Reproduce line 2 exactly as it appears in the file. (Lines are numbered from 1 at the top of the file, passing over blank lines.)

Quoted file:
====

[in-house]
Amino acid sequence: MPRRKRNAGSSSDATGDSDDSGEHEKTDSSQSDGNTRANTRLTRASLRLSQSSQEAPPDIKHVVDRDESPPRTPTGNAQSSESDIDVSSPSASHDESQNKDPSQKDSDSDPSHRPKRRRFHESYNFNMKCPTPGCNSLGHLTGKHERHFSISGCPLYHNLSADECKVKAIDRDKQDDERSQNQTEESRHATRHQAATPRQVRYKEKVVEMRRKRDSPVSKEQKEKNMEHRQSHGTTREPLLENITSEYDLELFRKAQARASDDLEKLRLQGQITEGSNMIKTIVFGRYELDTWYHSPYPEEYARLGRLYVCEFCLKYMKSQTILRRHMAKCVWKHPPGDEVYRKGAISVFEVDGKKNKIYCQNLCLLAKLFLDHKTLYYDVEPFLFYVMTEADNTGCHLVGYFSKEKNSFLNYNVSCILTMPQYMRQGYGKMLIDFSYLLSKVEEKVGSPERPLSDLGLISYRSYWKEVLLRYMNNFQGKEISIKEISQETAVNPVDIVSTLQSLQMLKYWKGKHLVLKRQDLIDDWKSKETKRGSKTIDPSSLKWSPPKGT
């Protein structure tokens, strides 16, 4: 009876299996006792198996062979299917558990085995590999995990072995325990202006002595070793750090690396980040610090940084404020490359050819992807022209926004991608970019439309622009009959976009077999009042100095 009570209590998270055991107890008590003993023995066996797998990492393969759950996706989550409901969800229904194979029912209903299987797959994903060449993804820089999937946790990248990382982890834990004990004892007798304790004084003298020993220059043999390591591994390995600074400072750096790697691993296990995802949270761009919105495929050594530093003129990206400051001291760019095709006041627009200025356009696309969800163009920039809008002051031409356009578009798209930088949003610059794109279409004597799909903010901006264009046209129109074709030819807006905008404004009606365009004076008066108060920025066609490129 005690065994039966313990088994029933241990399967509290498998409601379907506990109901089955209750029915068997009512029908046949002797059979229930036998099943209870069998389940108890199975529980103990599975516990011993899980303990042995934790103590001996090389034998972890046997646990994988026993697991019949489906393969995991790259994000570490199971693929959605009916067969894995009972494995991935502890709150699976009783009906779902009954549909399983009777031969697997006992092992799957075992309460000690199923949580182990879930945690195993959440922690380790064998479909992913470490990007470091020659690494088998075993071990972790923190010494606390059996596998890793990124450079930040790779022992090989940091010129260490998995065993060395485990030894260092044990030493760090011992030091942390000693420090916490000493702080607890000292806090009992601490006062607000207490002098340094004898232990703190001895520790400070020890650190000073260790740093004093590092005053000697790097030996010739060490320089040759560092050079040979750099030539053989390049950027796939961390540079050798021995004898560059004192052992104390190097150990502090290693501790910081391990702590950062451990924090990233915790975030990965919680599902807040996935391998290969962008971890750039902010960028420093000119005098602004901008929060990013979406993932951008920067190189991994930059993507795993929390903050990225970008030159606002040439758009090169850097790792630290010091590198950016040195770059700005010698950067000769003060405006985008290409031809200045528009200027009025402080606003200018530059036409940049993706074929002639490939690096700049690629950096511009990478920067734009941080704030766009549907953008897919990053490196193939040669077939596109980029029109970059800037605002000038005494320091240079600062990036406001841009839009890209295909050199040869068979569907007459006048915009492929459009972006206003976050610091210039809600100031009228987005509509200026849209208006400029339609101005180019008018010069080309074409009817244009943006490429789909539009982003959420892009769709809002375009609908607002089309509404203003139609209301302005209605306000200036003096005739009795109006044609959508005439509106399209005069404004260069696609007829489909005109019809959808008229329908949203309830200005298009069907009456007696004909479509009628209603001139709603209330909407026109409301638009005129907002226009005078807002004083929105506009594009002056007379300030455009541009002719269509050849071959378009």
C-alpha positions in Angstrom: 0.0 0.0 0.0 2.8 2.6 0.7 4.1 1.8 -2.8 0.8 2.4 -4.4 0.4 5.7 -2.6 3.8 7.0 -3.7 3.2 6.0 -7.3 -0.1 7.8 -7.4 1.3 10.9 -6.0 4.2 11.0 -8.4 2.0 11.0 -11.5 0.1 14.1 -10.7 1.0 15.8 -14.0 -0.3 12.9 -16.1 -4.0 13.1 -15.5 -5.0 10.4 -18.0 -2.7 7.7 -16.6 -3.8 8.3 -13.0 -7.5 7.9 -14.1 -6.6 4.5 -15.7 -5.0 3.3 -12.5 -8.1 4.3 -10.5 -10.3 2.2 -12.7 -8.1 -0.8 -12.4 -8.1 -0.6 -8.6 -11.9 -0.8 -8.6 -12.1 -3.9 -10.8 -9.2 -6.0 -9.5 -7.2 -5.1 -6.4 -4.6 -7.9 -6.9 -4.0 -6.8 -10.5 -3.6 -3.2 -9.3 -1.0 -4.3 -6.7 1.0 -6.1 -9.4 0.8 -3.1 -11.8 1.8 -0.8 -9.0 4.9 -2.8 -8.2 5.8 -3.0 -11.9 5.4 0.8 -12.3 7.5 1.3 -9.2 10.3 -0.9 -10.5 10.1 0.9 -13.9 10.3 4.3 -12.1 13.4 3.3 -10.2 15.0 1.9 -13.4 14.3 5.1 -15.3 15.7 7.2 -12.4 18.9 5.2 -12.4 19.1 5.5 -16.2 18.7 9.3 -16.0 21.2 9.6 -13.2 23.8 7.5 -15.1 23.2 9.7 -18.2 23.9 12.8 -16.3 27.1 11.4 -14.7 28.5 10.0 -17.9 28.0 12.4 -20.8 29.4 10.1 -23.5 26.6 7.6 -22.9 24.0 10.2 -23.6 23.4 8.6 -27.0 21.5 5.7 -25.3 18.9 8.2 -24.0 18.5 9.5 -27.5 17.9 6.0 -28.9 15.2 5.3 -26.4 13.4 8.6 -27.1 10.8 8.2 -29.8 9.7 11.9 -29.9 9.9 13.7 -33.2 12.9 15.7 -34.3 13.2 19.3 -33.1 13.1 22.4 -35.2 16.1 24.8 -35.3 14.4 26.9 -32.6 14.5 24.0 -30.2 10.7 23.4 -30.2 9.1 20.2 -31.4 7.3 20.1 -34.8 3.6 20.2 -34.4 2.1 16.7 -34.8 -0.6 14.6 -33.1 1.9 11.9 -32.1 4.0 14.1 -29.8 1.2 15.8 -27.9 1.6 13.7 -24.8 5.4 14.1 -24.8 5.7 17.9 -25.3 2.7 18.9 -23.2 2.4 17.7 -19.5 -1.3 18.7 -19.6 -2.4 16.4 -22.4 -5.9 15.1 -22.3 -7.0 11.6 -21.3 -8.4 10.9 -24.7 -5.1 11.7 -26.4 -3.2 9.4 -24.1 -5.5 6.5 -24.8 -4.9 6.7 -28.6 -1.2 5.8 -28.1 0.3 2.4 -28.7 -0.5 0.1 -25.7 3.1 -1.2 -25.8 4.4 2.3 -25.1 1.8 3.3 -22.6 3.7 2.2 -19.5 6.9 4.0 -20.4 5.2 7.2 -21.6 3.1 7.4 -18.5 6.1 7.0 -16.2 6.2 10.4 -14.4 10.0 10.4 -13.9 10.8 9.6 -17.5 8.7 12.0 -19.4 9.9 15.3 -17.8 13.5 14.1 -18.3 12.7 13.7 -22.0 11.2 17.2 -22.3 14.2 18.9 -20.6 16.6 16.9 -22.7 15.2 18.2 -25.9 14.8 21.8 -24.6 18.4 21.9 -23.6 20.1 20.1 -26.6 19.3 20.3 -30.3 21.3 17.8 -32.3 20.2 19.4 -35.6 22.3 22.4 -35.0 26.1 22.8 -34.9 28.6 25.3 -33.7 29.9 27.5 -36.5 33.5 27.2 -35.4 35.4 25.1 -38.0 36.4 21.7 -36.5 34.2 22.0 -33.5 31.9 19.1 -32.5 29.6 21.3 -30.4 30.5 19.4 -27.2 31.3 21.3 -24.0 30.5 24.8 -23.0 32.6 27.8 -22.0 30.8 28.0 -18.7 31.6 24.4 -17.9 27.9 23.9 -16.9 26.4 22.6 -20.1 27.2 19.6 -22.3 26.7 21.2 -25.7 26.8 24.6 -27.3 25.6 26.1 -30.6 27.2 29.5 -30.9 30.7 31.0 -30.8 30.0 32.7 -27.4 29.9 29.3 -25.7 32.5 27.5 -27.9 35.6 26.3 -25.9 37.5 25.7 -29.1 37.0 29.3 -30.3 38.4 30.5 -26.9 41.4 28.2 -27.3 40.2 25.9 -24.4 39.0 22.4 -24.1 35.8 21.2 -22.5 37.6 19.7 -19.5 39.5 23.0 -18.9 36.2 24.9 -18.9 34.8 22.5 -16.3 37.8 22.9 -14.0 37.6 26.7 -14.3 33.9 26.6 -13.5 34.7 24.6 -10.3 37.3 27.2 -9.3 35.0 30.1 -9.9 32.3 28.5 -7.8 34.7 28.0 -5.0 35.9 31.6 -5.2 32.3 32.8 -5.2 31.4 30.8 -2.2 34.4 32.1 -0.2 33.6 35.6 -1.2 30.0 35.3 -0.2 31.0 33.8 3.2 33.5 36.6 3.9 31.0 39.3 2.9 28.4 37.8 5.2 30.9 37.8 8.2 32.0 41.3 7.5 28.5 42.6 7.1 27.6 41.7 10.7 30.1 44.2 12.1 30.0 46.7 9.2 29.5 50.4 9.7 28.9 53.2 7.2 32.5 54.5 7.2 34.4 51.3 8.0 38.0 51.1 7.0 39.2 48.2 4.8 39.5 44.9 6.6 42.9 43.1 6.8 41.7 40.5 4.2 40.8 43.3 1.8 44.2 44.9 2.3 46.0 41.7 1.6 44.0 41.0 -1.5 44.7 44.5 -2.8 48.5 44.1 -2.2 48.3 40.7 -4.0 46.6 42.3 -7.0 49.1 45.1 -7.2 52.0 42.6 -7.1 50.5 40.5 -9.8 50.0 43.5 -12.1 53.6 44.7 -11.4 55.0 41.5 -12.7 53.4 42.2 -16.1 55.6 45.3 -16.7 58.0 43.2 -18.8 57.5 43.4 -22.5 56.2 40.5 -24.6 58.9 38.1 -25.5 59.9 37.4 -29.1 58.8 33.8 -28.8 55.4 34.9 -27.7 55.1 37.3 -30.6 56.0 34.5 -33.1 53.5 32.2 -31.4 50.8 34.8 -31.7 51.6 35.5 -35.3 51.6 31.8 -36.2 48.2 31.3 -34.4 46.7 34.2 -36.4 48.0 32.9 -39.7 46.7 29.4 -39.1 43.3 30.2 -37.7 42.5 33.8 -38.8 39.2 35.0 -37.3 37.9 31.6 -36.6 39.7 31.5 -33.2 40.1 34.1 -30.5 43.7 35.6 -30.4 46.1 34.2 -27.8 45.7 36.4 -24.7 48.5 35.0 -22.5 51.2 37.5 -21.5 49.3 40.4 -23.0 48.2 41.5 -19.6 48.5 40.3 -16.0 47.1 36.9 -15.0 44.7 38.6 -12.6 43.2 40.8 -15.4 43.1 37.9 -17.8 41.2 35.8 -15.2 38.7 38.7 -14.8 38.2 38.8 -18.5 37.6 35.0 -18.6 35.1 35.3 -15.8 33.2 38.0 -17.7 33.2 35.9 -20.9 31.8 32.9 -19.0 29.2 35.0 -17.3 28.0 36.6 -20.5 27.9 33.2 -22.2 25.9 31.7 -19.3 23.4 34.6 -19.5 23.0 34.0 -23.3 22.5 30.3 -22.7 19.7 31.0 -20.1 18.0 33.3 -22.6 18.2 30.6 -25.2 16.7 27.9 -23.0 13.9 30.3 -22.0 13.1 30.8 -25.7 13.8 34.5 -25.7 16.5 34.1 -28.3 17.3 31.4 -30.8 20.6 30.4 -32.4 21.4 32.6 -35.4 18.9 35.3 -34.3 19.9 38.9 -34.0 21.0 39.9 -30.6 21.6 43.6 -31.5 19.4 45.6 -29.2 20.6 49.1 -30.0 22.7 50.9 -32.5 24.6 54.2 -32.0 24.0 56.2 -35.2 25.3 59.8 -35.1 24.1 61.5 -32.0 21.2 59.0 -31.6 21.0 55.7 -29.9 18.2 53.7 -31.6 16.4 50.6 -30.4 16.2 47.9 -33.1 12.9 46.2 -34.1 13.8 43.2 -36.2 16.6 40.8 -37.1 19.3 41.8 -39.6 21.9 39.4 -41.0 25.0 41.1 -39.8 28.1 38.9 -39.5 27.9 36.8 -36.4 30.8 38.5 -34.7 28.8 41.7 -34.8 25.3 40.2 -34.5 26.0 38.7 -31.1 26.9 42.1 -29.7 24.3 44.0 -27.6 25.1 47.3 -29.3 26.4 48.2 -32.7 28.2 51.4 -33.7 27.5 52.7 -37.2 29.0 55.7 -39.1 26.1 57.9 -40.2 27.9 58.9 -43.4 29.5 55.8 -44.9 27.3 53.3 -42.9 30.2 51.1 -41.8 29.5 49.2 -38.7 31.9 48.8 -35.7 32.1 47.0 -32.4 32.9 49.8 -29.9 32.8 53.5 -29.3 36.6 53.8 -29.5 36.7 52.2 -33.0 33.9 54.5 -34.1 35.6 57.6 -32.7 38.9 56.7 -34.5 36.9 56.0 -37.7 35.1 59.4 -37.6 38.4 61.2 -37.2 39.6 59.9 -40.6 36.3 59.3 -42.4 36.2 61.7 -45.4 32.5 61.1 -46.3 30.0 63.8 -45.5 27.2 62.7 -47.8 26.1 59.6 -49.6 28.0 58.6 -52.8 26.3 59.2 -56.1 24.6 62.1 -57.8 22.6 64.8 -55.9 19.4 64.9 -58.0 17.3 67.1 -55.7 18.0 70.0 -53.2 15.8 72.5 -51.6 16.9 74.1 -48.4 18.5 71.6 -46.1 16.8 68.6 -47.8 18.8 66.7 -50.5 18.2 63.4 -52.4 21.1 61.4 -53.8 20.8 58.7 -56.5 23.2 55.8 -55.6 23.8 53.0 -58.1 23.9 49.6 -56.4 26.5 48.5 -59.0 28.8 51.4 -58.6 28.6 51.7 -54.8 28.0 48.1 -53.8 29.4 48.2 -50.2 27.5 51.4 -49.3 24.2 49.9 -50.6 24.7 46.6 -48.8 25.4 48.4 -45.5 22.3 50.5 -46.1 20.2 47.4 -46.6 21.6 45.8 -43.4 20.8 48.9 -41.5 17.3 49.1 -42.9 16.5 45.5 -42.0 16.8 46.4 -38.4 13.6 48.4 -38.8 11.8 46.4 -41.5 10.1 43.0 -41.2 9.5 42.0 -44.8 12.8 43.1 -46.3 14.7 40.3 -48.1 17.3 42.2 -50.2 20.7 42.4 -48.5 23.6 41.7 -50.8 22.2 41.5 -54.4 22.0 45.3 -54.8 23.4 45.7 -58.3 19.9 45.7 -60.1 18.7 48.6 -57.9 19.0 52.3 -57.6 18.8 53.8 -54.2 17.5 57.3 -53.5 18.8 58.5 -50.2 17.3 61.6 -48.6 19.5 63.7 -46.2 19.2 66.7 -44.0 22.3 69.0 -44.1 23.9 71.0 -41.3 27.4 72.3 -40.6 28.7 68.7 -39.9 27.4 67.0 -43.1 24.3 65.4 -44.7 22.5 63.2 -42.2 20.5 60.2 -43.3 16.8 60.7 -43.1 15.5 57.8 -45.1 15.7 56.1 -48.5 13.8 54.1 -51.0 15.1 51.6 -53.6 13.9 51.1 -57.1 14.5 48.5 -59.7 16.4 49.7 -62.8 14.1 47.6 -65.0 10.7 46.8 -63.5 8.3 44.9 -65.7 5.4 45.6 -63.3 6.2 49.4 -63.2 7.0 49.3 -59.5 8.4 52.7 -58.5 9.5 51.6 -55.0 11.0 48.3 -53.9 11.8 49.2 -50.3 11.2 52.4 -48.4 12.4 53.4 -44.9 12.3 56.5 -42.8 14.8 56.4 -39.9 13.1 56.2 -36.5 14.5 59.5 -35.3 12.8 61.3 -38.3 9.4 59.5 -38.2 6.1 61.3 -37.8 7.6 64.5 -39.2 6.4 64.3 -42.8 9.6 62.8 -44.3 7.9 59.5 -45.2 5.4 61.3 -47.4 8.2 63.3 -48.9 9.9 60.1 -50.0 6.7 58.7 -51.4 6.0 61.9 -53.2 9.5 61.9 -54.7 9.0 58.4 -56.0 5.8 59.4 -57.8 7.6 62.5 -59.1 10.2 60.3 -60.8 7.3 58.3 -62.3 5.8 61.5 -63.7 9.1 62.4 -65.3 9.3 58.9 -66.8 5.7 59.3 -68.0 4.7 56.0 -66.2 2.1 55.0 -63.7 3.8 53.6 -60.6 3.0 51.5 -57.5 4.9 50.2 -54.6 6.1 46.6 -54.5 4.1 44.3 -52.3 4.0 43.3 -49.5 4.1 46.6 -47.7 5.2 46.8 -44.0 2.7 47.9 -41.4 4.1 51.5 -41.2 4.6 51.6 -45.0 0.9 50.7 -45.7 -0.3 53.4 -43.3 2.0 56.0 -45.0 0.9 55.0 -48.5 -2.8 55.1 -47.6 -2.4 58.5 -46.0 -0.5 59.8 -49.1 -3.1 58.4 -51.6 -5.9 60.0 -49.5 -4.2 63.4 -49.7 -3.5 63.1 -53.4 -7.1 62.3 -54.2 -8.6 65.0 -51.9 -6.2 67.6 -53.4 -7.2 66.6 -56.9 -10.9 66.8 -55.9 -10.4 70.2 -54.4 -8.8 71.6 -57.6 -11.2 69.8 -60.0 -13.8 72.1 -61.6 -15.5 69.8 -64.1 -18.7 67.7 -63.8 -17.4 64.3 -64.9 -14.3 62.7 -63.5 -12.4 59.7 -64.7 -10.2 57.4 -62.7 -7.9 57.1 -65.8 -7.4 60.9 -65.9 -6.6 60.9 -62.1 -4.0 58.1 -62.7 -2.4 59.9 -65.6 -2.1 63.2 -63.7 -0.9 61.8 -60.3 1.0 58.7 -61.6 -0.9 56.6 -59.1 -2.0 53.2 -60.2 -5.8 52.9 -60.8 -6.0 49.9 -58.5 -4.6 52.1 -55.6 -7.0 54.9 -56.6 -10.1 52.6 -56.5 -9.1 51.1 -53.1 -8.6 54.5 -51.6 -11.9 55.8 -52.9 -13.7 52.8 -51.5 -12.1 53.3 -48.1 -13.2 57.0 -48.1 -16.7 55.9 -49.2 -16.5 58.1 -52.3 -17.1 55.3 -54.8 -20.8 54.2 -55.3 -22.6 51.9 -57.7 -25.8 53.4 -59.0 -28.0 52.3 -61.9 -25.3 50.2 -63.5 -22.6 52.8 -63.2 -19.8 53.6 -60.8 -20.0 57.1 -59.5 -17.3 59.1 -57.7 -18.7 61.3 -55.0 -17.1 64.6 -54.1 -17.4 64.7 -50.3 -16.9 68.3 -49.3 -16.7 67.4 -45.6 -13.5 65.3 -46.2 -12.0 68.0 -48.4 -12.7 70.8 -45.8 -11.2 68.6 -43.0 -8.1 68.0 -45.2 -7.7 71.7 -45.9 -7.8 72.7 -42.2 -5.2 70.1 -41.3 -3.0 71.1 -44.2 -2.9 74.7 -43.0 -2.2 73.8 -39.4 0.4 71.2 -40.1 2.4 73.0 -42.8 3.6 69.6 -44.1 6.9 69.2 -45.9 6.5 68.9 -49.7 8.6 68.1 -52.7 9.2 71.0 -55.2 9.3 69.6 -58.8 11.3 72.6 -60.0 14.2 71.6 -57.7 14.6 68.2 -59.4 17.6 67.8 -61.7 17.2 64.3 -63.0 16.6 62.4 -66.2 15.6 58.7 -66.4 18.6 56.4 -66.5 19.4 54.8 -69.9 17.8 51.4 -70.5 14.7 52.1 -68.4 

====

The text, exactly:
Amino acid sequence: MPRRKRNAGSSSDATGDSDDSGEHEKTDSSQSDGNTRANTRLTRASLRLSQSSQEAPPDIKHVVDRDESPPRTPTGNAQSSESDIDVSSPSASHDESQNKDPSQKDSDSDPSHRPKRRRFHESYNFNMKCPTPGCNSLGHLTGKHERHFSISGCPLYHNLSADECKVKAIDRDKQDDERSQNQTEESRHATRHQAATPRQVRYKEKVVEMRRKRDSPVSKEQKEKNMEHRQSHGTTREPLLENITSEYDLELFRKAQARASDDLEKLRLQGQITEGSNMIKTIVFGRYELDTWYHSPYPEEYARLGRLYVCEFCLKYMKSQTILRRHMAKCVWKHPPGDEVYRKGAISVFEVDGKKNKIYCQNLCLLAKLFLDHKTLYYDVEPFLFYVMTEADNTGCHLVGYFSKEKNSFLNYNVSCILTMPQYMRQGYGKMLIDFSYLLSKVEEKVGSPERPLSDLGLISYRSYWKEVLLRYMNNFQGKEISIKEISQETAVNPVDIVSTLQSLQMLKYWKGKHLVLKRQDLIDDWKSKETKRGSKTIDPSSLKWSPPKGT